J.B. Spins

Jazz, film, and improvised culture.

Tuesday, May 30, 2017

DWF ’17: Cassidy Red

During frontier days, they never wrote songs about women who stayed home and darned socks. Of course, women were the subject of plenty of songs, but they were usually falling in love and/or seeking revenge. Josephine Cassidy is one of them. She intends to shoot down the man who killed her beloved Jakob like the rabid dog that he is. Rather awkwardly, that villain happens to be Jakob’s brother and the corrupt sheriff of their ailing territorial town of Ruby in Matt Knudsen’s Cassidy Red (trailer here), which screens during this year’s Dances with Films.

The piano player’s name is Cricket, just like Hoagy Carmichael in To Have and Have Not. He will be regaling Quinn, a much-abused working lady, as well as the audience with the bloody ballad of Josephine Cassidy. She was the product of the weekly unions shared by her brothel-bound mother and Cort Cassidey, a hard-drinking but still very lethal hired gun. Since she grew up on old man Cort’s ranch, Ms. Cassidy learned to handle firearms at an early age. In fact, her steady aim would save her future lover, Jakob Yazzie from the sadistic neighbor boy Tom Hayes.

Much to the peevish Hayes’s surprise, his guilt-ridden father decides to adopt the hungry Yazzie. In an even more perverse twist of fate, the restless Cassidy later agrees to marry the grown Tom, on the condition they will move somewhere with greater opportunities in life. Yet, as soon as Cassidy is thrown together with Jakob, the old sparks fly. Much to everyone’s embarrassment, Hayes arrives home in time to witness her unfaithfulness—and immediately starts planning his grand revenge. Of course, revenge will lead to more revenge. However, to get the job done right, she will need some special tutoring from her dear father.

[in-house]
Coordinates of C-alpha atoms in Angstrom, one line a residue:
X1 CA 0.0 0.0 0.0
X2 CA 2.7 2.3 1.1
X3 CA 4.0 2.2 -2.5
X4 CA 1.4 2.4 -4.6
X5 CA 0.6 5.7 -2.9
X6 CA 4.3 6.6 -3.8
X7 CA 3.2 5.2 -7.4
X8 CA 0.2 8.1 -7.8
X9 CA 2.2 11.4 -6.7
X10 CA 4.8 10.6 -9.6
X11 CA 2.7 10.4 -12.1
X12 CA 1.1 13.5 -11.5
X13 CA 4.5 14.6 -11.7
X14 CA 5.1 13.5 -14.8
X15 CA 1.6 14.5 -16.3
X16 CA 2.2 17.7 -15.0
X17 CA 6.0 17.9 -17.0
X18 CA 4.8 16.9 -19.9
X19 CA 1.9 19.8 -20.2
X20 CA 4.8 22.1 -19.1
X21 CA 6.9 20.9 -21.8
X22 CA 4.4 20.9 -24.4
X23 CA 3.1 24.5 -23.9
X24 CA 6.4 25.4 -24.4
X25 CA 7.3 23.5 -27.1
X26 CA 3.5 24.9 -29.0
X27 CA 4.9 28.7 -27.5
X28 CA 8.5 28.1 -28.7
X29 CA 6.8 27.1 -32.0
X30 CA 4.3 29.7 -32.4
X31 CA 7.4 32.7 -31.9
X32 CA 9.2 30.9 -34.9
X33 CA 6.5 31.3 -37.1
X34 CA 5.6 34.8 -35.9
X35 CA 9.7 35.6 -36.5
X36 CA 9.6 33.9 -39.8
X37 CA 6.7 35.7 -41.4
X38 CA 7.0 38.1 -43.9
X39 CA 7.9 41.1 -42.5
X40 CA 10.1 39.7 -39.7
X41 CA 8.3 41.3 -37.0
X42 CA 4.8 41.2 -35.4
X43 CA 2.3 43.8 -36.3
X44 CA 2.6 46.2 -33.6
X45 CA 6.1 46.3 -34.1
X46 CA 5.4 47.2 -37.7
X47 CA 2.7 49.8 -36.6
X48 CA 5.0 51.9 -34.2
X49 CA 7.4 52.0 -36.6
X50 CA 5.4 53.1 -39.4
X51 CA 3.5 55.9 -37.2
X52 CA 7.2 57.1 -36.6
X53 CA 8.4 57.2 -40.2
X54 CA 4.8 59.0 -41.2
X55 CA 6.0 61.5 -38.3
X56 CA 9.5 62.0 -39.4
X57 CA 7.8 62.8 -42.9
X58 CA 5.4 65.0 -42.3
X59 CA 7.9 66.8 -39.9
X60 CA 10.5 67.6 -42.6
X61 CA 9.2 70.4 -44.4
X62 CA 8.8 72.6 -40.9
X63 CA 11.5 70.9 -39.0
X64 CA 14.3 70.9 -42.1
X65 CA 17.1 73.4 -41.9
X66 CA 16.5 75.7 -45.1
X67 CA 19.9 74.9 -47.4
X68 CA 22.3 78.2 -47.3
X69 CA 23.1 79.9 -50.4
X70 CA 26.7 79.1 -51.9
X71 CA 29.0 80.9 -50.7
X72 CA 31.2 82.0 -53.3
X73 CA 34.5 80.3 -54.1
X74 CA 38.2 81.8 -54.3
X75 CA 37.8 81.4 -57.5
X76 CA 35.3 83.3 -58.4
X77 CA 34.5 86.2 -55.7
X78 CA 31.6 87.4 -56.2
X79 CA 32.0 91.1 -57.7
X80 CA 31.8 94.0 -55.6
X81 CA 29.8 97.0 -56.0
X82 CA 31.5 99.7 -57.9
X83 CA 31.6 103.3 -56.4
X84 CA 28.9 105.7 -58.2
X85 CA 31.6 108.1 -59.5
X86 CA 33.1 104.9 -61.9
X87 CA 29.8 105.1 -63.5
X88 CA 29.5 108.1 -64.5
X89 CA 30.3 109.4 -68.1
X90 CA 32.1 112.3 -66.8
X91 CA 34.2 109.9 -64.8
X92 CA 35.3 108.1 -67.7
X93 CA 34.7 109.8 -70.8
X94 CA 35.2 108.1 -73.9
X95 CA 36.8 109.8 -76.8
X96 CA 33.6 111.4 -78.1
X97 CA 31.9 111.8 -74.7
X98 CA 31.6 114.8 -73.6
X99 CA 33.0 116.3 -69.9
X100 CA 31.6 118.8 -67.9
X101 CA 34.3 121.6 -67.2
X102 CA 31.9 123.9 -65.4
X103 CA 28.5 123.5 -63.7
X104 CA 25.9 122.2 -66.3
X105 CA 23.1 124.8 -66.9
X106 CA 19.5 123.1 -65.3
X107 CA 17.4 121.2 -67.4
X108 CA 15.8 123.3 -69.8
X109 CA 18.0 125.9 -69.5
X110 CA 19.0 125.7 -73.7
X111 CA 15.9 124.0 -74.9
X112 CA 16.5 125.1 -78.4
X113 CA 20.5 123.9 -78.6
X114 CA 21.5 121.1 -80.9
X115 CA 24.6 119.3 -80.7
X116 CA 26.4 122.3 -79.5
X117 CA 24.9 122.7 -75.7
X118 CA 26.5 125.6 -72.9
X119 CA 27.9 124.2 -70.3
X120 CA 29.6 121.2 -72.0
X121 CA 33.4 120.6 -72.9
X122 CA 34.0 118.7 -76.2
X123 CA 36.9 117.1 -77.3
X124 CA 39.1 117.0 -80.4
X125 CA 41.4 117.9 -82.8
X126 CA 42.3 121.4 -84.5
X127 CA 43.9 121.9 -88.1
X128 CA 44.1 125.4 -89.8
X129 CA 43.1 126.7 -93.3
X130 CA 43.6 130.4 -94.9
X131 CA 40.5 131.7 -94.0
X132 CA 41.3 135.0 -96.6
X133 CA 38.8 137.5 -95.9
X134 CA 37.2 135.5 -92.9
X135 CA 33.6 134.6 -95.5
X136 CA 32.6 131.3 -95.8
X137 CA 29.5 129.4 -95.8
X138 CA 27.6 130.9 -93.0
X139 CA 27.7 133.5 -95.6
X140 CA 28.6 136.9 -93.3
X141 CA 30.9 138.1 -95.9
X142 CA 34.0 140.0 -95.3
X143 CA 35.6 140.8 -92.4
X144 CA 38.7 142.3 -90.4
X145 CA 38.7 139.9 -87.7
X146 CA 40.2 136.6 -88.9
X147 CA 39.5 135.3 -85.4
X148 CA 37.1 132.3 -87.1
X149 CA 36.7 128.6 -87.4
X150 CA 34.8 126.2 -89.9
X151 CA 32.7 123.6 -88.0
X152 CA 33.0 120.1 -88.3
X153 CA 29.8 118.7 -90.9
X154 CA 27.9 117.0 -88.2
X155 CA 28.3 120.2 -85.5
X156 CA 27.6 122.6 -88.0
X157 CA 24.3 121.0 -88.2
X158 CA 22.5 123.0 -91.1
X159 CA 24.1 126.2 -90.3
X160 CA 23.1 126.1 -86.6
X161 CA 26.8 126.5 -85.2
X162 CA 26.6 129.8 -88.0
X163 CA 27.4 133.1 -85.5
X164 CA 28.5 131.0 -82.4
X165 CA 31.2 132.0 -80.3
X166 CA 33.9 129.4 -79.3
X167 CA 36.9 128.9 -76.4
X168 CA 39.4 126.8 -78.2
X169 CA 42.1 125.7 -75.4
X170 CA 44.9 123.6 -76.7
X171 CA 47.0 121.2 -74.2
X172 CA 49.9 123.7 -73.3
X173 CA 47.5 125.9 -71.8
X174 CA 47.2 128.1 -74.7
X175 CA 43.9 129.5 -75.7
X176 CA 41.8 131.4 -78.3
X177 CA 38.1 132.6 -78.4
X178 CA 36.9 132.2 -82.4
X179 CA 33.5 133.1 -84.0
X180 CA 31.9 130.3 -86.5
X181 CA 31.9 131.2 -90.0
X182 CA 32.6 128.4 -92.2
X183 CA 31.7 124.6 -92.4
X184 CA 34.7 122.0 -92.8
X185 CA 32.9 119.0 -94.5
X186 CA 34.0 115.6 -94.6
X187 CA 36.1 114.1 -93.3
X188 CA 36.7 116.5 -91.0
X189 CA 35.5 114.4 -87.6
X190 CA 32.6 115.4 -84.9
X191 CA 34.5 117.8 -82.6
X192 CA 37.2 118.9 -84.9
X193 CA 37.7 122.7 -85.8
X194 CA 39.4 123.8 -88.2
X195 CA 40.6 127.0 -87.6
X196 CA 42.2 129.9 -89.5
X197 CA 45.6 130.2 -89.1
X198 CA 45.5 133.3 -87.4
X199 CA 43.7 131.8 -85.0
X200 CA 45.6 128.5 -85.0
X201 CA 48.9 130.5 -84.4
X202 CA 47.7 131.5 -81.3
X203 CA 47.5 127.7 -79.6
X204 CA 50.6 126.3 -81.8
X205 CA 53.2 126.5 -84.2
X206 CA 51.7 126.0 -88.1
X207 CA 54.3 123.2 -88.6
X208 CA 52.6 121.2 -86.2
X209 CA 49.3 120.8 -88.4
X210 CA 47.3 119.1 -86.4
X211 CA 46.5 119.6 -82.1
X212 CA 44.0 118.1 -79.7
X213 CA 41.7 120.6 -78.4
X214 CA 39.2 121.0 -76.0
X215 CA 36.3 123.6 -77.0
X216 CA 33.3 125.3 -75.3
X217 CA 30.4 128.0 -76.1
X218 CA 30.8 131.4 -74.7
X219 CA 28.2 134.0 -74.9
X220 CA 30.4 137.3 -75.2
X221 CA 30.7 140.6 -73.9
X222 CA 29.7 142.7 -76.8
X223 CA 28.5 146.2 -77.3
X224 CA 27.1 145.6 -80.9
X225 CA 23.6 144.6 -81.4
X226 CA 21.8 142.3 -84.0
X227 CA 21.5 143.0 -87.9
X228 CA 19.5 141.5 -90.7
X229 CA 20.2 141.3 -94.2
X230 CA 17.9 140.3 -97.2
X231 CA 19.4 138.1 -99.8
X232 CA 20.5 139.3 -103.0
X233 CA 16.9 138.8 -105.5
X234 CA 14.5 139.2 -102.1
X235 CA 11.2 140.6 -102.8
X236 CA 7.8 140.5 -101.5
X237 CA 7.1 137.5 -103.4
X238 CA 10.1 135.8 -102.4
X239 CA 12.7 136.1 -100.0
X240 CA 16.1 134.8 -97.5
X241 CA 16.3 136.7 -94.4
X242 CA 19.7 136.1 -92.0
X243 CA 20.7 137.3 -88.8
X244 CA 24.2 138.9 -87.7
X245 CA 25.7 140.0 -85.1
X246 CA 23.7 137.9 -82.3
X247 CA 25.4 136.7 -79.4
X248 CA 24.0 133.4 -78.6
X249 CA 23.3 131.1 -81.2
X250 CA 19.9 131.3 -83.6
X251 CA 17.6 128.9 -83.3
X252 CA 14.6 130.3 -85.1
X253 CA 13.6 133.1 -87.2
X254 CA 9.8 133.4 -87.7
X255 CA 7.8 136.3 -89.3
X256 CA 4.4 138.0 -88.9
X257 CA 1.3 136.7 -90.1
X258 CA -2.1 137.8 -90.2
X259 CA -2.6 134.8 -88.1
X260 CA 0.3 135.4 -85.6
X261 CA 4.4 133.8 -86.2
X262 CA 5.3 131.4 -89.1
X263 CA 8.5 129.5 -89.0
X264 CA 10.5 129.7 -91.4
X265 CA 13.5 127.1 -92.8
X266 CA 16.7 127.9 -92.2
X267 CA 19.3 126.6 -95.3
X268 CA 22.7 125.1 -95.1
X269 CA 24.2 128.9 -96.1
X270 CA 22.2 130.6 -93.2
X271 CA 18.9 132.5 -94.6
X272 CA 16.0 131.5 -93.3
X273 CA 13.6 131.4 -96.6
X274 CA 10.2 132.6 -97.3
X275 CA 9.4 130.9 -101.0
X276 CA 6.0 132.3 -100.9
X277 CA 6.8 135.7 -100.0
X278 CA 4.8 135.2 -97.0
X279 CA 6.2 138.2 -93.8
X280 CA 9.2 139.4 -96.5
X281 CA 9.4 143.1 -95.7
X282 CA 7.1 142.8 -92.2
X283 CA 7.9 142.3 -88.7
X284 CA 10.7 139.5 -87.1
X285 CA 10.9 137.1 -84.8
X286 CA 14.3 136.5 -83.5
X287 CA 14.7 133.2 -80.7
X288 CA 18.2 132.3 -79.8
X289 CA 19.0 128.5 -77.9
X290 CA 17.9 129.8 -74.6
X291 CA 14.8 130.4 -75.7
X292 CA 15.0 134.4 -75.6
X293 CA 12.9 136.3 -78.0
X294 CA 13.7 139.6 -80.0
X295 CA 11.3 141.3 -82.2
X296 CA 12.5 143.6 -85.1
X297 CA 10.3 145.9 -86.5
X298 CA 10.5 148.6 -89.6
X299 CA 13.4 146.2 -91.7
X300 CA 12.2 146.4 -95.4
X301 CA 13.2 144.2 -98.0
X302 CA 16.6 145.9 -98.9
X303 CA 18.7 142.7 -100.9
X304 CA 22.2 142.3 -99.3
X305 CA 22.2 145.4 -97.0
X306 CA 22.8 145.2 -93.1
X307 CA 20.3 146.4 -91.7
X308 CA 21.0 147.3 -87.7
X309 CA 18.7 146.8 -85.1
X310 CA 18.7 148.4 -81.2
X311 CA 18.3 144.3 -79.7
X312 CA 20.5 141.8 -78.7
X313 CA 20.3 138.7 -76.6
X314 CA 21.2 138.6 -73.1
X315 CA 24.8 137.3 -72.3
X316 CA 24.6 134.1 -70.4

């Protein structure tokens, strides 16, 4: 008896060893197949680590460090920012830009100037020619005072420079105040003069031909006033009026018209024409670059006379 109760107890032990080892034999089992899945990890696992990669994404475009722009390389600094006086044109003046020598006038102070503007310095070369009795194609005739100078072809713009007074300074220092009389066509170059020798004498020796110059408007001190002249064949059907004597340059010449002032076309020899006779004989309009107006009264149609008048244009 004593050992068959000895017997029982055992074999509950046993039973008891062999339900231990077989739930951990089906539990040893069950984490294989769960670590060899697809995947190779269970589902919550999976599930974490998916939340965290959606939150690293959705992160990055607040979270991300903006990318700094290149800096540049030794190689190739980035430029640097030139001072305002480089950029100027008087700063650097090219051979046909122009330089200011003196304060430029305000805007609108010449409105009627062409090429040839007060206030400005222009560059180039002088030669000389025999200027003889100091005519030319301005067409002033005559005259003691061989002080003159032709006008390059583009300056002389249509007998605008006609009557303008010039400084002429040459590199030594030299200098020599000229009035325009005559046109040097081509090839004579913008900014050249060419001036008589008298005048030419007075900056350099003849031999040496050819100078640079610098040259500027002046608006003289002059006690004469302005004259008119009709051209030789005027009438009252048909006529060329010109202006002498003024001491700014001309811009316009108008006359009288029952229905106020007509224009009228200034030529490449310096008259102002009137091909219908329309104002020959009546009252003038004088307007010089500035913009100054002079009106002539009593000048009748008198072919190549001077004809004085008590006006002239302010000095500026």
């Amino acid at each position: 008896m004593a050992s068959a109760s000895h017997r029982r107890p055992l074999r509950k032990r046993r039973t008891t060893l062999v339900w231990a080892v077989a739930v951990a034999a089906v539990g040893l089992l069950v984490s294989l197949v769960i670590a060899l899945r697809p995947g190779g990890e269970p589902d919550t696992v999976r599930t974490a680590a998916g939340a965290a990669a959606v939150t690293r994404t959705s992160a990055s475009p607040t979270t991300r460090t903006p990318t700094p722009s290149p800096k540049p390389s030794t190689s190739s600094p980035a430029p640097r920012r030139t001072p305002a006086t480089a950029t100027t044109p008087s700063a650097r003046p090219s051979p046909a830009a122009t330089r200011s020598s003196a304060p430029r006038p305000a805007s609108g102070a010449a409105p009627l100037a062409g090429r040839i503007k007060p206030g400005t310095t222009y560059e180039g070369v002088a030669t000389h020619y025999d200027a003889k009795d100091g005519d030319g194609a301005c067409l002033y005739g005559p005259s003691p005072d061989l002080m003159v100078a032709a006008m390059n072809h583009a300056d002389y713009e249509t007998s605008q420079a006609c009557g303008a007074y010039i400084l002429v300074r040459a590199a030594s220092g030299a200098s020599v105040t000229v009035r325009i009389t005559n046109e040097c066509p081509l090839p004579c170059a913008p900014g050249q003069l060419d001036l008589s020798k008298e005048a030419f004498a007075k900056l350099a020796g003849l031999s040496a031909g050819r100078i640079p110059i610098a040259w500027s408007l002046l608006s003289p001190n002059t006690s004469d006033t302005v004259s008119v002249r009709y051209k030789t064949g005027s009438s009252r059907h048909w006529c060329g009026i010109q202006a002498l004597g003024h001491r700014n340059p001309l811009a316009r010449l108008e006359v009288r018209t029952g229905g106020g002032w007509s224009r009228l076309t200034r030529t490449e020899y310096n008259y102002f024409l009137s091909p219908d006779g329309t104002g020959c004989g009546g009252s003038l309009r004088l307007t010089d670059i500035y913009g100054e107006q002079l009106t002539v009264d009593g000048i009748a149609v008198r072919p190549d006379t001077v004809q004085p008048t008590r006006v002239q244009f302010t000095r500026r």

In fact, the complicated relationship between the Cassidy father and daughter is one of the best aspects of Red. Rick Cramer is just terrific as the world weary but still cocky Cort. He sort of has the look and demeanor of a vintage William Sadler, which is definitely a good thing. Abby Eiland is also all kinds of fierce as the titular Cassidy. David Thomas Jenkins is maybe somewhat more reserved as Hayes than genre fans would prefer, but we still buy into the acrid villainy in his heart. Jason Grasl is basically disposable as Yazzie, but Gregory Zaragoza adds the right jaded seasoning as Cricket.

Hollywood’s virtual abandonment of the western genre leaves a void more independent filmmakers ought to be rushing to fill, so cheers to Knudsen for staking an early claim. Red is a solid western that is traditional enough to entertain the genre stalwarts and just revisionist enough to feel contemporary in its attitudes. No matter what happens theatrically, it ought to clean up on VOD, because there is an under-served market of considerable size for precisely this kind of film. Recommended with a good deal of enthusiasm, Cassidy Red screens this Friday (6/2), as part of this year’s Dances with Films, in Hollywood, USA.

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